DIRECTED BY KIRSTEN CARTHEW
Canada | 2016 | English | 108 minutes | NA
FILMMAKER IN ATTENDANCE | WORK-IN-PROGRESS SCREENING
Lia, 16, an inner city teen with an attitude, is sent to live with her grandmother in the unforgiving far north. Desperate for a better life, she steals a boat and sets out into the harsh arctic wilderness, where she meets Alfred, a caribou tracker, who reluctantly takes her under his wing and exposes her to an unfamiliar world of vulnerability and danger. When Alfred is severely wounded in a bear attack, their roles reverse and Lia must fight to save both of their lives.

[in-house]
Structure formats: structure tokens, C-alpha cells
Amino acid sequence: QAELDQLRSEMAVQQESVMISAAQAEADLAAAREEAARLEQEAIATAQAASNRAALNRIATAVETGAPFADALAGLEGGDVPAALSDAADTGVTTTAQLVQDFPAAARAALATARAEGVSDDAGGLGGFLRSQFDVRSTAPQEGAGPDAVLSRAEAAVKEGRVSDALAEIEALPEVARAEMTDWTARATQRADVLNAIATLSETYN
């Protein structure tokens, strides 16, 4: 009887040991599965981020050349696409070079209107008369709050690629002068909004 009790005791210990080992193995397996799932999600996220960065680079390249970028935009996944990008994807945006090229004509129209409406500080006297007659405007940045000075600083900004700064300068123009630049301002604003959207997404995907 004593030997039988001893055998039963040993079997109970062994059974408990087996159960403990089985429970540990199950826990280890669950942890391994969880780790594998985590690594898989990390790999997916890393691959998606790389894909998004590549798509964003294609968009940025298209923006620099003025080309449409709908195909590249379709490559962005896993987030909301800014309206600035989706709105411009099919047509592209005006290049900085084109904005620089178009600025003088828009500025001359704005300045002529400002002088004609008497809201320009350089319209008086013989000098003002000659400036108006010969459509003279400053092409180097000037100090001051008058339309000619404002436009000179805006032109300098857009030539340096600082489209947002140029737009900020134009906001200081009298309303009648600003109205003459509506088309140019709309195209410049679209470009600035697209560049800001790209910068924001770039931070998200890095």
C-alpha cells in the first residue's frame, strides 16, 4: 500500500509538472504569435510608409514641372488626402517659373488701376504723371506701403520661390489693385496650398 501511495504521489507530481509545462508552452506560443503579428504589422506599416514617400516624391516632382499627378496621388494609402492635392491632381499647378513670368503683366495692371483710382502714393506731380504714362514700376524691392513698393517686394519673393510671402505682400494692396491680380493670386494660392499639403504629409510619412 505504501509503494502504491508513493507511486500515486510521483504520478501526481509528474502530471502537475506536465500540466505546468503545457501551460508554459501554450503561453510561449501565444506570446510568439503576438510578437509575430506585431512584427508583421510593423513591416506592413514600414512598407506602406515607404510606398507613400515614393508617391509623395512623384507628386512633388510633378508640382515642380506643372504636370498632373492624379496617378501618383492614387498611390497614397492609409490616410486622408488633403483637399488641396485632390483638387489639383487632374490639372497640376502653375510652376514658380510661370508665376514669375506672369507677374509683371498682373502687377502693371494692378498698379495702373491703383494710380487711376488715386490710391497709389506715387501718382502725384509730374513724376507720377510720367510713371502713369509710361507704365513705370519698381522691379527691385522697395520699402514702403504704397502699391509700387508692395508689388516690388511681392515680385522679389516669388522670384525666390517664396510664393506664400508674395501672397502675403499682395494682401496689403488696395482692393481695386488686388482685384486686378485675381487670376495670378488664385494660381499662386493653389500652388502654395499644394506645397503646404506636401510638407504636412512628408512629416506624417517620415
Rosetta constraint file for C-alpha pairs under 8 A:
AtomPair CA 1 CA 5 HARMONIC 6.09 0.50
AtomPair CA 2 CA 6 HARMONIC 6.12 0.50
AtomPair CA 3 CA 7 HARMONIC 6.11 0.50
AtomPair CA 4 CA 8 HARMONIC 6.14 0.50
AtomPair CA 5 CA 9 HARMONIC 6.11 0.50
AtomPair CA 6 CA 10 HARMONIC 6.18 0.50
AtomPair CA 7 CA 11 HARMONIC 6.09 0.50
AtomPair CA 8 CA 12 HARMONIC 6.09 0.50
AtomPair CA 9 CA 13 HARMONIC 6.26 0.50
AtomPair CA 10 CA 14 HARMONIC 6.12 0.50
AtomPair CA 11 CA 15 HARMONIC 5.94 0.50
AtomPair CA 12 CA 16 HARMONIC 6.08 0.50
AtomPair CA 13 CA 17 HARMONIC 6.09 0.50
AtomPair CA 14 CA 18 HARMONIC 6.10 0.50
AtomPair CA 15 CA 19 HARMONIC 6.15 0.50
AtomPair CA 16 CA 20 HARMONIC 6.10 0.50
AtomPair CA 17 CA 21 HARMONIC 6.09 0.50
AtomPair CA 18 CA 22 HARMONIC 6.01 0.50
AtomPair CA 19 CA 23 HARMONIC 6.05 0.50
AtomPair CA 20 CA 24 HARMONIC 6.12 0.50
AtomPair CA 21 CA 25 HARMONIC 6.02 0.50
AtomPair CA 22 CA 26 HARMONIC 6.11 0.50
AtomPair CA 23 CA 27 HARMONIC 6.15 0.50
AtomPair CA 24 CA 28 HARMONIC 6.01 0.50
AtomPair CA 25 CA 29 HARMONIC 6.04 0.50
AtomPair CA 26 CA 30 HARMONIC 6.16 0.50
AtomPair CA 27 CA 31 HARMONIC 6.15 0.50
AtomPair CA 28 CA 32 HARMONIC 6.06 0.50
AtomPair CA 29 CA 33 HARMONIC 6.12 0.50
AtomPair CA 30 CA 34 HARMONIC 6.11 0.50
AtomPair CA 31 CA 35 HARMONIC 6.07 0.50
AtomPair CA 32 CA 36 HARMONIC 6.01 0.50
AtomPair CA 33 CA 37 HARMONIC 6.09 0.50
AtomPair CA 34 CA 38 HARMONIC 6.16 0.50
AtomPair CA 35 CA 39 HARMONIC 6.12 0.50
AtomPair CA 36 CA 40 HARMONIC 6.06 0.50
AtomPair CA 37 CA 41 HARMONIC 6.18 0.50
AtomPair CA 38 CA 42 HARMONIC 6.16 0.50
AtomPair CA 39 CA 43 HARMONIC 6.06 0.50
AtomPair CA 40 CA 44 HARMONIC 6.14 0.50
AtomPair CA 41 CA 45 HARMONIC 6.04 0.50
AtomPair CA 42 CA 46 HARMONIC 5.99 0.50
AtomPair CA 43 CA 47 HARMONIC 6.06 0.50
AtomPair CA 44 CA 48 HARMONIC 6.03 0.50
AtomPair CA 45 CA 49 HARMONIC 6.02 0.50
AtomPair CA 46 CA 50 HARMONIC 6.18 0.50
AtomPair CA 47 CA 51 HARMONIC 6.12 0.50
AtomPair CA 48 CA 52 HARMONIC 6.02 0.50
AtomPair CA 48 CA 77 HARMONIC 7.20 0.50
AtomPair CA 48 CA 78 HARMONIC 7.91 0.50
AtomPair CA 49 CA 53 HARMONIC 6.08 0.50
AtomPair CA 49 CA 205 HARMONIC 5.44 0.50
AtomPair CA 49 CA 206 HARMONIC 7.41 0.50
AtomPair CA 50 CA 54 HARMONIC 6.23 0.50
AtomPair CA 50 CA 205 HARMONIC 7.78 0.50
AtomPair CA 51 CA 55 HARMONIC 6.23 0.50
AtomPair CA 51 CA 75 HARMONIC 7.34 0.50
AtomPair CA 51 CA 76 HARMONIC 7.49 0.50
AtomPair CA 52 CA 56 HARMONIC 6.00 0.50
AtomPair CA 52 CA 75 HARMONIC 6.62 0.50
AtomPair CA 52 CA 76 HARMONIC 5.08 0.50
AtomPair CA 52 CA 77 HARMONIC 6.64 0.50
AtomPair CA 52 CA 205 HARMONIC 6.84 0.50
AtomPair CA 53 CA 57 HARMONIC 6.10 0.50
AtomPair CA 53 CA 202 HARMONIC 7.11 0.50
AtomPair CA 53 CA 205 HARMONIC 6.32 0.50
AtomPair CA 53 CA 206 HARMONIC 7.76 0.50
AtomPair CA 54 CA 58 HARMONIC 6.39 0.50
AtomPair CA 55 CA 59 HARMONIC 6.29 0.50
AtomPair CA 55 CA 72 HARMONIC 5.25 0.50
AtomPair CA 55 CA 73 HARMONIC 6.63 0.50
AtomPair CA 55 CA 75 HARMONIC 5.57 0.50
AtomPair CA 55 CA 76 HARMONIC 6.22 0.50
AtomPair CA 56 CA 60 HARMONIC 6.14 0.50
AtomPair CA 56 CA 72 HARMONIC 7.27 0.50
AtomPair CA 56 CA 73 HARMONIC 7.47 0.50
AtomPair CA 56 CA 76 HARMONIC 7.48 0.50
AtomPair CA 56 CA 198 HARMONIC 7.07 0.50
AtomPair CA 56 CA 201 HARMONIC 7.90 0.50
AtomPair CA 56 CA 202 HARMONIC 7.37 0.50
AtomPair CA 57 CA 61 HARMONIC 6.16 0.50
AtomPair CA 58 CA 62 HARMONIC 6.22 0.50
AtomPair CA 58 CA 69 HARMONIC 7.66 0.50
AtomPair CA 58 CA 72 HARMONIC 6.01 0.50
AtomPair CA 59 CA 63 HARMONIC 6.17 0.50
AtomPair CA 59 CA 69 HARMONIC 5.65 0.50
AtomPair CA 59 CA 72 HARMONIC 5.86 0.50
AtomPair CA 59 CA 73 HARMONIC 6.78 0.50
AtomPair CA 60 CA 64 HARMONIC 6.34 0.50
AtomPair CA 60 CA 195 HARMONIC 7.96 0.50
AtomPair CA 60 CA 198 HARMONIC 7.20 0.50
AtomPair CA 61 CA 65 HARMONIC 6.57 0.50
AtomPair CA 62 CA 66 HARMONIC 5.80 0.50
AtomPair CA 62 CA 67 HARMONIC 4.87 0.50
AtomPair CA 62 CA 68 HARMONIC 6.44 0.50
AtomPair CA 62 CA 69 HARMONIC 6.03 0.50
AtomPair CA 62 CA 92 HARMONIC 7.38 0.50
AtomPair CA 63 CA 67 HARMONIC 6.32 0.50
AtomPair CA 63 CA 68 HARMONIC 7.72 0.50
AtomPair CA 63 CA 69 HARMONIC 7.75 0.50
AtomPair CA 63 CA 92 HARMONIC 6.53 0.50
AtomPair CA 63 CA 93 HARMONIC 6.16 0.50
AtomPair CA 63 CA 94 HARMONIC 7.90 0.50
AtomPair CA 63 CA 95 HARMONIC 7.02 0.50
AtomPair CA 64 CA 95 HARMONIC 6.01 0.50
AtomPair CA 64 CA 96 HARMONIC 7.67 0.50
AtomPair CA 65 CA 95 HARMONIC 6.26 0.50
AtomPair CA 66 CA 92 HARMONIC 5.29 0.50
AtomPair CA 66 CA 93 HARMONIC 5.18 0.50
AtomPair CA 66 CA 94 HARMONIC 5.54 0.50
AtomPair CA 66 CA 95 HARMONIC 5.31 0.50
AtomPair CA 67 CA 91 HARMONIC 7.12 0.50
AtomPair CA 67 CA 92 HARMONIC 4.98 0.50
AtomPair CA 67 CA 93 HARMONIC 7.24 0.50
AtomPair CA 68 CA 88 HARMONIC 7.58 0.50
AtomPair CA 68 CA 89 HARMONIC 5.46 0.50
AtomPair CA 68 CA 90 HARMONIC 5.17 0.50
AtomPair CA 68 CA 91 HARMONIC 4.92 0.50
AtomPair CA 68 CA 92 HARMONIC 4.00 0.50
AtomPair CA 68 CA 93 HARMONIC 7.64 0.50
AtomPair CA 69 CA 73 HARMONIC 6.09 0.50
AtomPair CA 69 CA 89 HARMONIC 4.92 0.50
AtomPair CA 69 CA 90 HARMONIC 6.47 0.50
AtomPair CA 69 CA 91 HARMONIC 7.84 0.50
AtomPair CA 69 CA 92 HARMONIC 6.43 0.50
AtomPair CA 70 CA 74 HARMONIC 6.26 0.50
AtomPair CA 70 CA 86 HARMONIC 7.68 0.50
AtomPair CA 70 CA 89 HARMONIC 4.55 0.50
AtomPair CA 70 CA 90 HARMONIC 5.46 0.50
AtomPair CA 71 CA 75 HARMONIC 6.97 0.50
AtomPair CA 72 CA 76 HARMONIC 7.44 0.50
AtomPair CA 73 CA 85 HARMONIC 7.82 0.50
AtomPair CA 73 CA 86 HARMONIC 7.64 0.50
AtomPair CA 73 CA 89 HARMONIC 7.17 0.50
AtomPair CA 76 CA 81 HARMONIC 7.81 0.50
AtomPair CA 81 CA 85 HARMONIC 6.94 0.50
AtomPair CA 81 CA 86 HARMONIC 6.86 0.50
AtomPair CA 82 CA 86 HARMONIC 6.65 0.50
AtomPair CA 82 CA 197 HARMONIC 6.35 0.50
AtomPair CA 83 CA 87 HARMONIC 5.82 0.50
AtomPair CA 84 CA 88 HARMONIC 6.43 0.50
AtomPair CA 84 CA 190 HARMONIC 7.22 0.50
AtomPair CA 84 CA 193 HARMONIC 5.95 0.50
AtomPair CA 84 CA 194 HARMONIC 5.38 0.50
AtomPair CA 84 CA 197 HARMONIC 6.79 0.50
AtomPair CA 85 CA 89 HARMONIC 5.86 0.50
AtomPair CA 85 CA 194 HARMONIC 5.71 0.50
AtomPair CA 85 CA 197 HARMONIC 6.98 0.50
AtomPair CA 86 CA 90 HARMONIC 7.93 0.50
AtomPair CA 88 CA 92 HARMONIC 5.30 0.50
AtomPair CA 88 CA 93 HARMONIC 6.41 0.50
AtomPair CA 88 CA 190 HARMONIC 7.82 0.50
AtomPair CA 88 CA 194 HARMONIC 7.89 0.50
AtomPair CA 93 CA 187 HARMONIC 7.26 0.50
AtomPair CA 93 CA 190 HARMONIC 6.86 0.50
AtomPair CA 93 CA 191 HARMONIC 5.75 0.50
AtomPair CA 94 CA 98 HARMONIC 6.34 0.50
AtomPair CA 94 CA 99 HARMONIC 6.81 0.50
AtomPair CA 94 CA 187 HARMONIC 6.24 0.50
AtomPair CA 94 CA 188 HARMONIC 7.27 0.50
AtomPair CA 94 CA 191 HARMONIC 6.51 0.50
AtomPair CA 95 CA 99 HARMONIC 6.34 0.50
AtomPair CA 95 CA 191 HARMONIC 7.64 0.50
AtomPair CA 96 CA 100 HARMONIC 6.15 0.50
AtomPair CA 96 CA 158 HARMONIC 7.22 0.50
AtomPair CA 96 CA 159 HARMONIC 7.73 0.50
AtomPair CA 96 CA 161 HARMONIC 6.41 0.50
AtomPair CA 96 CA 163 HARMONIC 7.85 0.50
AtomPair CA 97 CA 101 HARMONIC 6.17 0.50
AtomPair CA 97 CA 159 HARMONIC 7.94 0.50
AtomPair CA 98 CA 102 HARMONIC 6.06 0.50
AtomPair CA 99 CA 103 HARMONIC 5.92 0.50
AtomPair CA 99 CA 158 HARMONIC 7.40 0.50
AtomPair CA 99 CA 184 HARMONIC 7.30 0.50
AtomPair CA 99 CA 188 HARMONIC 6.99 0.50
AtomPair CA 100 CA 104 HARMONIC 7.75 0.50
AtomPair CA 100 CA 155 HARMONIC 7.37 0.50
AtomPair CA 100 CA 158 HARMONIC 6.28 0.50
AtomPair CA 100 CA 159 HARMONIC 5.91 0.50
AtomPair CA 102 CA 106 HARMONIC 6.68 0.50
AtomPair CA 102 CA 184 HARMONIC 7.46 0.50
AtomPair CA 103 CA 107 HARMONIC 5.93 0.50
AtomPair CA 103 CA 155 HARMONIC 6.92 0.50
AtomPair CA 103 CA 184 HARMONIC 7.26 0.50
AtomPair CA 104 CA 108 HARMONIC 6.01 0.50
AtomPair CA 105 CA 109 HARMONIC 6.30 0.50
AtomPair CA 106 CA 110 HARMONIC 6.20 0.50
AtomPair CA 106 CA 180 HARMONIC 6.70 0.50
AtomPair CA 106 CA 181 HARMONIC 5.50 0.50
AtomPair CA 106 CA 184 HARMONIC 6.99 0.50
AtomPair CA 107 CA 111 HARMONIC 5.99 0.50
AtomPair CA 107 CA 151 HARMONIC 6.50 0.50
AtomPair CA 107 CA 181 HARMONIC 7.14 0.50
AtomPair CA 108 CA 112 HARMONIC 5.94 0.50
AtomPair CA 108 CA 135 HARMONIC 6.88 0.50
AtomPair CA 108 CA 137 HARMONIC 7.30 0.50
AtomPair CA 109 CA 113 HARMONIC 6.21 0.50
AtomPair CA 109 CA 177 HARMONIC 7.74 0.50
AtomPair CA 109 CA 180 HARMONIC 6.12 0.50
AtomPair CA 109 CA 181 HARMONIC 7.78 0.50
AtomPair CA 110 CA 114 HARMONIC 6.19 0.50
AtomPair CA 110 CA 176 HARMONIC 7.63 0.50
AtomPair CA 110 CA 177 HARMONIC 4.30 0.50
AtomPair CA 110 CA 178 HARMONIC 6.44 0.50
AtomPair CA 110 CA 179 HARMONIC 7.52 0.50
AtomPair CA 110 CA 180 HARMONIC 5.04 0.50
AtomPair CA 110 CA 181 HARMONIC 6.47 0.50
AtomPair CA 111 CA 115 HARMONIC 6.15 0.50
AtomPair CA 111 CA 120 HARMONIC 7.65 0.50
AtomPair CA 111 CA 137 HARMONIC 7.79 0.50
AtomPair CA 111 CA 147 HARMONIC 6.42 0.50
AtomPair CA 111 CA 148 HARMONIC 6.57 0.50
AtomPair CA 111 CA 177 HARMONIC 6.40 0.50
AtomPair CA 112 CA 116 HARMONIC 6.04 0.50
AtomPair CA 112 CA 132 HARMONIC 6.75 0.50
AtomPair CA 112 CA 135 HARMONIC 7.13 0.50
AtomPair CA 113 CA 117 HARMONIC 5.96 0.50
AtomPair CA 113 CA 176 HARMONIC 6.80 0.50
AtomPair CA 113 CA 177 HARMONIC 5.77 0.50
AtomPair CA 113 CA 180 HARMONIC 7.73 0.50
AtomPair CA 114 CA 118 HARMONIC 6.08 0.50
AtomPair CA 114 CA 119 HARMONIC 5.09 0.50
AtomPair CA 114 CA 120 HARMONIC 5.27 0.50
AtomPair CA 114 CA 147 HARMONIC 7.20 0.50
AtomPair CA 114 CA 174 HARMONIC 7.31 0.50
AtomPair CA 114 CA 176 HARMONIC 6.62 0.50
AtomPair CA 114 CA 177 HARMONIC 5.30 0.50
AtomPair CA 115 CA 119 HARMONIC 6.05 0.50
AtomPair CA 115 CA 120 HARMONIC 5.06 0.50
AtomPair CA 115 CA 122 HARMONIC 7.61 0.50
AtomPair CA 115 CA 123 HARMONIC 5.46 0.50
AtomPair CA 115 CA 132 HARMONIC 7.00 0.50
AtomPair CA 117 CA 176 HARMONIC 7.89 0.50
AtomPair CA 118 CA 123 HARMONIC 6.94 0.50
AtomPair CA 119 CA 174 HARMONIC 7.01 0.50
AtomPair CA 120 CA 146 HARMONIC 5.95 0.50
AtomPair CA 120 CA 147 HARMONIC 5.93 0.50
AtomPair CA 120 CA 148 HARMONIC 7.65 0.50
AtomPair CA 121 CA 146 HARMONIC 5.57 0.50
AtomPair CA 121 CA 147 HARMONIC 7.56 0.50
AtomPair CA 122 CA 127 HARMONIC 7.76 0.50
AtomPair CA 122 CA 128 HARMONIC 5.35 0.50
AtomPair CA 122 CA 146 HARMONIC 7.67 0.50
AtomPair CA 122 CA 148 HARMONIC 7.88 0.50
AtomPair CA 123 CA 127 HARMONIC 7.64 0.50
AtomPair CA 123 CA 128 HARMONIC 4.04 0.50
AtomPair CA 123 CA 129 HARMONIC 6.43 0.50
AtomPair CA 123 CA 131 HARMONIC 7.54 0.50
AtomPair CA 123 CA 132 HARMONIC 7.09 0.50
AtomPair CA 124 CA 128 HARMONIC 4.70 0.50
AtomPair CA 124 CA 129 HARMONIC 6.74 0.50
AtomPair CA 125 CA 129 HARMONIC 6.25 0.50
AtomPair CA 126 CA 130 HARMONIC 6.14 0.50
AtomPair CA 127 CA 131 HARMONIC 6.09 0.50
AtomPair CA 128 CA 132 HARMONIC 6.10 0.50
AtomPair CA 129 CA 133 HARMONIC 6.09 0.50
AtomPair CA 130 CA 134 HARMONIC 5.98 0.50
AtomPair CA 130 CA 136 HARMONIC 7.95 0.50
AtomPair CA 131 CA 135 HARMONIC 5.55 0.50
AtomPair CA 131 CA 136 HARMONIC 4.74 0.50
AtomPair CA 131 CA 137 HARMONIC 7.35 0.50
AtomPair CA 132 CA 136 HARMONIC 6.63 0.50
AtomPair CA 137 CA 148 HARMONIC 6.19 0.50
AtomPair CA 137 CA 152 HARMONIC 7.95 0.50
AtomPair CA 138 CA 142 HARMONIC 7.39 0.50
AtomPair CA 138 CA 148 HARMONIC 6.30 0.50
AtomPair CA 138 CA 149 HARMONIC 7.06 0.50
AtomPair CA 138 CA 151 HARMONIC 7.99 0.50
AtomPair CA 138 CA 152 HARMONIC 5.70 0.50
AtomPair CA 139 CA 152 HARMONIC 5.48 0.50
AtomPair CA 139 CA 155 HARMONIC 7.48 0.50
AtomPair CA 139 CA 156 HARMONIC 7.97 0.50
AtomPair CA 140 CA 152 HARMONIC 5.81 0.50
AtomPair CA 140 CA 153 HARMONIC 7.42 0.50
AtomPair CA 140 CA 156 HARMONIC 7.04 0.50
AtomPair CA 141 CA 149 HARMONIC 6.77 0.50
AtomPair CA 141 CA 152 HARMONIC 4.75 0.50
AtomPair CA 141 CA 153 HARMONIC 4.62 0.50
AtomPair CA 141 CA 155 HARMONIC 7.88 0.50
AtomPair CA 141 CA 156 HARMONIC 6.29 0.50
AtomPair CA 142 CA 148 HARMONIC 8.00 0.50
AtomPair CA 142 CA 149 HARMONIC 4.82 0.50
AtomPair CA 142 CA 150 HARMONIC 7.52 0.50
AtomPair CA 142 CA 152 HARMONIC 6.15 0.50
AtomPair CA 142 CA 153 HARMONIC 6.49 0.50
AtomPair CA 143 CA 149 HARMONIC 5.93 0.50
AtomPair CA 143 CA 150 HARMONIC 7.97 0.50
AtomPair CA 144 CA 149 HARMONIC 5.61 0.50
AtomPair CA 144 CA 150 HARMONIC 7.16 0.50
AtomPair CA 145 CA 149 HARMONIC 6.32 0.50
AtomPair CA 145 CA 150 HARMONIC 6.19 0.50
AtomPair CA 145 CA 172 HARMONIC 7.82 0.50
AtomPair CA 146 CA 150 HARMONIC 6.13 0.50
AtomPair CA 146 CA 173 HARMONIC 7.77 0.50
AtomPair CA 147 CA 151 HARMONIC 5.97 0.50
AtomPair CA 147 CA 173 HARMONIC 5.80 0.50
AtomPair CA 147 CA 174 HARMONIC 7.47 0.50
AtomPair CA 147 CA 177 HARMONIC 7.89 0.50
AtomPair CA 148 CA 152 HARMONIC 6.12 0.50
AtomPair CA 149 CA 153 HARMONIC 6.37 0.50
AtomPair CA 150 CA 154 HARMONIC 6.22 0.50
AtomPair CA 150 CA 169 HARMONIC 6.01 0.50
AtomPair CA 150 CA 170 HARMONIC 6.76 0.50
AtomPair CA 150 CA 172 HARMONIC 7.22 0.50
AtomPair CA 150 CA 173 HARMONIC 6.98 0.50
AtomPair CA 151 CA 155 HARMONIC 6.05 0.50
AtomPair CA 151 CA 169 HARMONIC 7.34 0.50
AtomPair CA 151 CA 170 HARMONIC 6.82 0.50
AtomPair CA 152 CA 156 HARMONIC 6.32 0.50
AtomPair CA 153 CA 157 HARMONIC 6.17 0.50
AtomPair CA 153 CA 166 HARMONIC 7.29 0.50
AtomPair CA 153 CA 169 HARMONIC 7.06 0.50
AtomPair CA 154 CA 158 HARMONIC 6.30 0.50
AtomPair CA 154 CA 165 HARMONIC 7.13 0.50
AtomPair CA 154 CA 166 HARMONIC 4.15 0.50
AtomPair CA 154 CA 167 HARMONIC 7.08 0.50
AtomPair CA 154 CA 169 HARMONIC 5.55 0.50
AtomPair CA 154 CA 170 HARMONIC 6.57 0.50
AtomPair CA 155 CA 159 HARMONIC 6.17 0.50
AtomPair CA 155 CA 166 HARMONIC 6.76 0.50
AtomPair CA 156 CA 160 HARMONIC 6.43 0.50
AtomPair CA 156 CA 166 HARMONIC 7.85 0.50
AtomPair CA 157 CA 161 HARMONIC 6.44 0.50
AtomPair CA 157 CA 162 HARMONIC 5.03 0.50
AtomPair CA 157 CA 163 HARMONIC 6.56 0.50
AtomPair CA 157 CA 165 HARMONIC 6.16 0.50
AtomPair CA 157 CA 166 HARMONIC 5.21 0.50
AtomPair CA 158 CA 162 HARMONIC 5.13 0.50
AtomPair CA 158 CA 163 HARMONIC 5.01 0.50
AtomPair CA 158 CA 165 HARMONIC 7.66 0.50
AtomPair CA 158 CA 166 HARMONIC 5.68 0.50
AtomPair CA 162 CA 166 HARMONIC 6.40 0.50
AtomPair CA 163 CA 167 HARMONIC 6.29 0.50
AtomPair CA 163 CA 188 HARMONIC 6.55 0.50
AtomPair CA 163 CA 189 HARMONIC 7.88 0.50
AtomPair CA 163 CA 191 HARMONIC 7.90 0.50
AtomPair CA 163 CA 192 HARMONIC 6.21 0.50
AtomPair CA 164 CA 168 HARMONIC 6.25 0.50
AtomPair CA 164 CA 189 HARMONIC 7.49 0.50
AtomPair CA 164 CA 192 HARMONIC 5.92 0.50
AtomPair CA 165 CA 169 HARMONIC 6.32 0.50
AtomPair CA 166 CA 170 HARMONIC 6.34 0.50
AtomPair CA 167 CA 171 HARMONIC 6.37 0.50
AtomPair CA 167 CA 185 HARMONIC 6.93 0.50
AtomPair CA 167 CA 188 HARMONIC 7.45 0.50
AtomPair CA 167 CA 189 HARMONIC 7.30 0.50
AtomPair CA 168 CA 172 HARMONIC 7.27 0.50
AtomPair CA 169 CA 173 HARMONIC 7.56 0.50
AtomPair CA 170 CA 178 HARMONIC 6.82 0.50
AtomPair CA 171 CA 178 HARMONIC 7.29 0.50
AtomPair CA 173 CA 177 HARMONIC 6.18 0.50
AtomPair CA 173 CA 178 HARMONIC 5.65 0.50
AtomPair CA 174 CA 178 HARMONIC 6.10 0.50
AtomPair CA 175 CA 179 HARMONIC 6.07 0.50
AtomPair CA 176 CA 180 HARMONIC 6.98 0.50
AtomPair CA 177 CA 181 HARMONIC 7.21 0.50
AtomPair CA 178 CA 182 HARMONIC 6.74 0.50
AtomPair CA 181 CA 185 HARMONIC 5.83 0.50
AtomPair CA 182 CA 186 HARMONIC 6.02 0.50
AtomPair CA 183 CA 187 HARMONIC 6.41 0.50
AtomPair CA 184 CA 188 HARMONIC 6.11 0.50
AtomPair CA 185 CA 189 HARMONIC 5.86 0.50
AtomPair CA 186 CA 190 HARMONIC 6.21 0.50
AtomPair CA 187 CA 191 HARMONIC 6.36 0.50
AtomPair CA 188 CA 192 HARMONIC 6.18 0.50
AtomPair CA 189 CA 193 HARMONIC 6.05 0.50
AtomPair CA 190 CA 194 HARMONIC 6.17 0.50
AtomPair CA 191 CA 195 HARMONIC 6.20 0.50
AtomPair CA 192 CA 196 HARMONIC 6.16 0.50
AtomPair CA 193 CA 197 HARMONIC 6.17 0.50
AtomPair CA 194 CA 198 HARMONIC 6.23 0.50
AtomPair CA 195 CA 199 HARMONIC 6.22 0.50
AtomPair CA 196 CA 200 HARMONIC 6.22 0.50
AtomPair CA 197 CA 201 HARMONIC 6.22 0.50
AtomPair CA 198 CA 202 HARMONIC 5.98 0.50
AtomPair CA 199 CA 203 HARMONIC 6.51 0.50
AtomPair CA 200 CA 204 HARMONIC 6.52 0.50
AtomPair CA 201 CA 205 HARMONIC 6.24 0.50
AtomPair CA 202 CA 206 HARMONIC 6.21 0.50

The Sun At Midnight explores how global environmental concerns have an effect on people. In 2010 there was a ban on caribou hunting in the Northwest Territories. Today, there is real fear the caribou will disappear due to resource development and accelerated climate change. The Gwich’in see themselves as stewards of the land. Their name translates to mean “keepers of the caribou”. As Alfred puts it, “if the caribou die, we die too”. The Sun At Midnight takes place during the Summer and Fall time, which is an intensely beautiful and symbolic period. For a limited time there is a sun at midnight – the arctic sun does not set making it the opportune place for wanderers to undertake a lifechanging journey.